FaithWorld

Inter-faith outreach in the Hindu heartland

Nashik religious leaders join Archbishop Machado at ordination, 8 March 2008/Tom Heneghan

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Posting vacation photos is not what this blog is about, but this one has a religion angle. I just spent a week in India and attended the ordination of the new Roman Catholic bishop of Nashik, a city near Mumbai in an area where Hindu nationalism (Hindutva) is a potent political force.

Archbishop Felix Machado (standing at top of stairs) was under-secretary of the Vatican’s Pontifical Council for Inter-religious Dialogue in Rome before his appointment. So he invited leaders of all the religions in the city to join him and give a novel touch to his episcopal ordination. In the picture, Hindu, Jain, Sikh, Muslim and Buddhist leaders stand behind him as Acharya Swami Sanvindanand Saraswati, who heads a Hindu monastery in the city known across India as a Hindu pilgrimage centre, welcomes him to Nashik.

Michael Gonsalves, Special Correspondent for UCA News (Union of Catholic Asian News Agencies), wasn’t on vacation and he wrote this report on the event.

Faith-based body piercing in Southeast Asia

A Hindu devotee adjusts her cheek skewer before a procession, 22 Jan 2008/Matthew LeeIn the “one picture worth 1,000 words” category, check out Sulastri Osman’s feature on a Singapore festival of body-piercing in honour of the Hindu god Shiva’s youngest son, Lord Murugan. “They believe the piercings will leave no scars and they will feel no pain, .protected from bodily harm by the strict regime of abstinence, piety and vegetarianism they follow for a month before the festival,” she writes.

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Melvin Ho has his cheeks pierced with a skewer, 22 Jan 2008/Matthew LeeMelvin Ho (right), a first-time participant in the Thaipusam festival, said the motivation for the piercing is simple. “I believe in gods,” the 49-year-old man of Chinese origin said, minutes before a friend inserted a meter-long metal skewer through his cheeks.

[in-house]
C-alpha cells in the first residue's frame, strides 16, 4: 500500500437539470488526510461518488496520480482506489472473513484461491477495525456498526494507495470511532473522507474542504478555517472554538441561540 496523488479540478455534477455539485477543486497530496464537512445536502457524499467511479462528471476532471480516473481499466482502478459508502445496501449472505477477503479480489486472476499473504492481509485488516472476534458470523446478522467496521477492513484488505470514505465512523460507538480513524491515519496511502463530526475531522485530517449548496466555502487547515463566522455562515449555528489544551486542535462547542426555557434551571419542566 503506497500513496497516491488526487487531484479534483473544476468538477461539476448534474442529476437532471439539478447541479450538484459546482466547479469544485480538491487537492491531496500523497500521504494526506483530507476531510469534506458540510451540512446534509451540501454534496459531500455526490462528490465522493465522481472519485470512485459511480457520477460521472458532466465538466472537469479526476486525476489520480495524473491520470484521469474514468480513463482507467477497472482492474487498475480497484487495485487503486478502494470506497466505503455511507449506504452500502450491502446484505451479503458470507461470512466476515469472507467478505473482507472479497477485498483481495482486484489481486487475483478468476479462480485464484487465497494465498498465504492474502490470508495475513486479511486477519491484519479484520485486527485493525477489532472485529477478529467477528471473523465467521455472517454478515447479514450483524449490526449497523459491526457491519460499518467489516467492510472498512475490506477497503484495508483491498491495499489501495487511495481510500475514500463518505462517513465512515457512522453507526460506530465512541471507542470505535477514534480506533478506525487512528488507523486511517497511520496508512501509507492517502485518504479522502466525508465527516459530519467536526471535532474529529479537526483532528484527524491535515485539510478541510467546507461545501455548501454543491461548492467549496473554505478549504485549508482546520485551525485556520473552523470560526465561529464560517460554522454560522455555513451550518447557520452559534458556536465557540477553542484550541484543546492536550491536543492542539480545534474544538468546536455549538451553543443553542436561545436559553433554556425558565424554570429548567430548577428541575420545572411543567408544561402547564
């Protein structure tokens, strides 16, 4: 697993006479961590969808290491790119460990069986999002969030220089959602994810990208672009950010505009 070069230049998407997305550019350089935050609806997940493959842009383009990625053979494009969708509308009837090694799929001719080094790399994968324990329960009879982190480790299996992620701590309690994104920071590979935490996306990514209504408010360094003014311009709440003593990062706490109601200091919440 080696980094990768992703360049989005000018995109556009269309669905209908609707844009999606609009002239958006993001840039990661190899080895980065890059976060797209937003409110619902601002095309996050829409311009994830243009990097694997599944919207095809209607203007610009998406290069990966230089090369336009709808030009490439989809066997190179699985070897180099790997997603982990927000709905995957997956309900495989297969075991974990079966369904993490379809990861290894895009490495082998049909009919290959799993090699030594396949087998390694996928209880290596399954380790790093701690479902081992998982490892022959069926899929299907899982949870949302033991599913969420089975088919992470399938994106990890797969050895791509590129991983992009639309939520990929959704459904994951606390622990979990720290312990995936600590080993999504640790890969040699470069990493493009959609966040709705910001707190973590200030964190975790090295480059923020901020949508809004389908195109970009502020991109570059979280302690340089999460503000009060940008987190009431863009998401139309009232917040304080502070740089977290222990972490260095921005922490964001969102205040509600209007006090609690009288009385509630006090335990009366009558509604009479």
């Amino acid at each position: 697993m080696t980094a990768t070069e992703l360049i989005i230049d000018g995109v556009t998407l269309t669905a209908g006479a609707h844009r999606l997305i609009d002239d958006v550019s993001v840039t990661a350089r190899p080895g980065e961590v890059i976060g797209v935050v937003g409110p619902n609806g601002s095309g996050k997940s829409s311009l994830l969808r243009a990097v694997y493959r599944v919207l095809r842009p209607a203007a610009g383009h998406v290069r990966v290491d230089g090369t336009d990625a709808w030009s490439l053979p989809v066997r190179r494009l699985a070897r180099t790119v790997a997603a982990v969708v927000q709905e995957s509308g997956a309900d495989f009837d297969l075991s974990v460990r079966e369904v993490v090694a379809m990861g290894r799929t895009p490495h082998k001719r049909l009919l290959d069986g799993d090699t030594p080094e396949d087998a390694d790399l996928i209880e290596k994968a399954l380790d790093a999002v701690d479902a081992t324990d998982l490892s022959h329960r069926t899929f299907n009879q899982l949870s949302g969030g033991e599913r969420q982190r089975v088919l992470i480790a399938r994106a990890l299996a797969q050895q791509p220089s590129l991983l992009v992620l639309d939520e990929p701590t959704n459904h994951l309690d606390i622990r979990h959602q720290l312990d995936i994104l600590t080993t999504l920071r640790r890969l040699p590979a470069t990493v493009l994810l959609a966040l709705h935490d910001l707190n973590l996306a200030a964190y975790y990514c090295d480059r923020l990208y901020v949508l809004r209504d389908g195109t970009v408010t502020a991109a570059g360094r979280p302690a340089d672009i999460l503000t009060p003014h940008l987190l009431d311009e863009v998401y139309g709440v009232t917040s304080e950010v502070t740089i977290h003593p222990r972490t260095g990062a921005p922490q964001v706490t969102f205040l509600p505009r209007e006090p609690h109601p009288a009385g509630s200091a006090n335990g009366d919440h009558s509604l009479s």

The man who pierced Ho appeared to feel more pain than he did, grimacing as he pushed the skewer through his friend’s flesh.

Back to the blog — first impressions after a break

Returning to news reporting after two weeks off feels like you’ve been away for two weeks. Returning to blogging after a holiday break feels like you’ve been away for an eternity. So much going on! My colleague Ed Stoddard in Dallas was minding the shop, but he was unexpectedly sent off to report the news from the campaign trail. That gave FaithWorld a very American accent, which was a timely twist given the role of religion in the Iowa vote. It’s back to the view from Paris now — here are some inital comments on recent events concerning religion around the world:

Bhutto’s upcoming bookBenazir Bhutto — The assassinated Pakistani leader will speak from beyond the grave next month when her book Reconciliation: Islam, Democracy and the West is published. HarperCollins has announced it has brought forward to Feb. 12 the release of the book that Bhutto worked on before returning to Pakistan in October. In a statement, it called the book “a bold, uncompromising vision of hope for the future of not only Pakistan but the Islamic world. Bhutto presents a powerful argument for a reconciliation of Islam with democratic principles, in the face of opposition from Islamic extremists and Western skeptics.”

It will be interesting to see what she has to say about the role of Islam in Pakistani politics, especially after all the praise for her as a modern, secularist Muslim leader in comments after her assassination. Bhutto’s party is politically secularist and she pledged to fight against Islamist militants now challenging the Islamabad government. But let’s not forget that the Taliban emerged during her second stint as prime minister in 1993-1996 and were a key element in Pakistani policy towards Afghanistan at the time. She worked with an Islamist politician close to the Taliban then and now. It was also on her watch that, as historian William Dalrymple put it, Kashmir was turned into “a jihadist playground.” Whether she supported all this, couldn’t oppose the military people behind it or both (that’s my hunch) is something historians will debate long into the future. But it is clear that her record is more complex than some of the eulogies would have it.

Thai Buddhists seek blasphemy law to punish offences against their faith

A Thai Buddhist monk rides an elephant to a protest in Bangkok, April 25, 2007The leading role monks played in the September protests against Myanmar’s military rulers has put the spotlight on the politically active side of Buddhism.

Next door in Thailand, this activism takes a quite different form. Buddhist groups there tried in vain earlier this year to have Buddhism declared the country’s official religion in its new post-coup constitution.

In April, they converged on parliament in Bangkok — some riding into the city on elephants — to highlight their demand.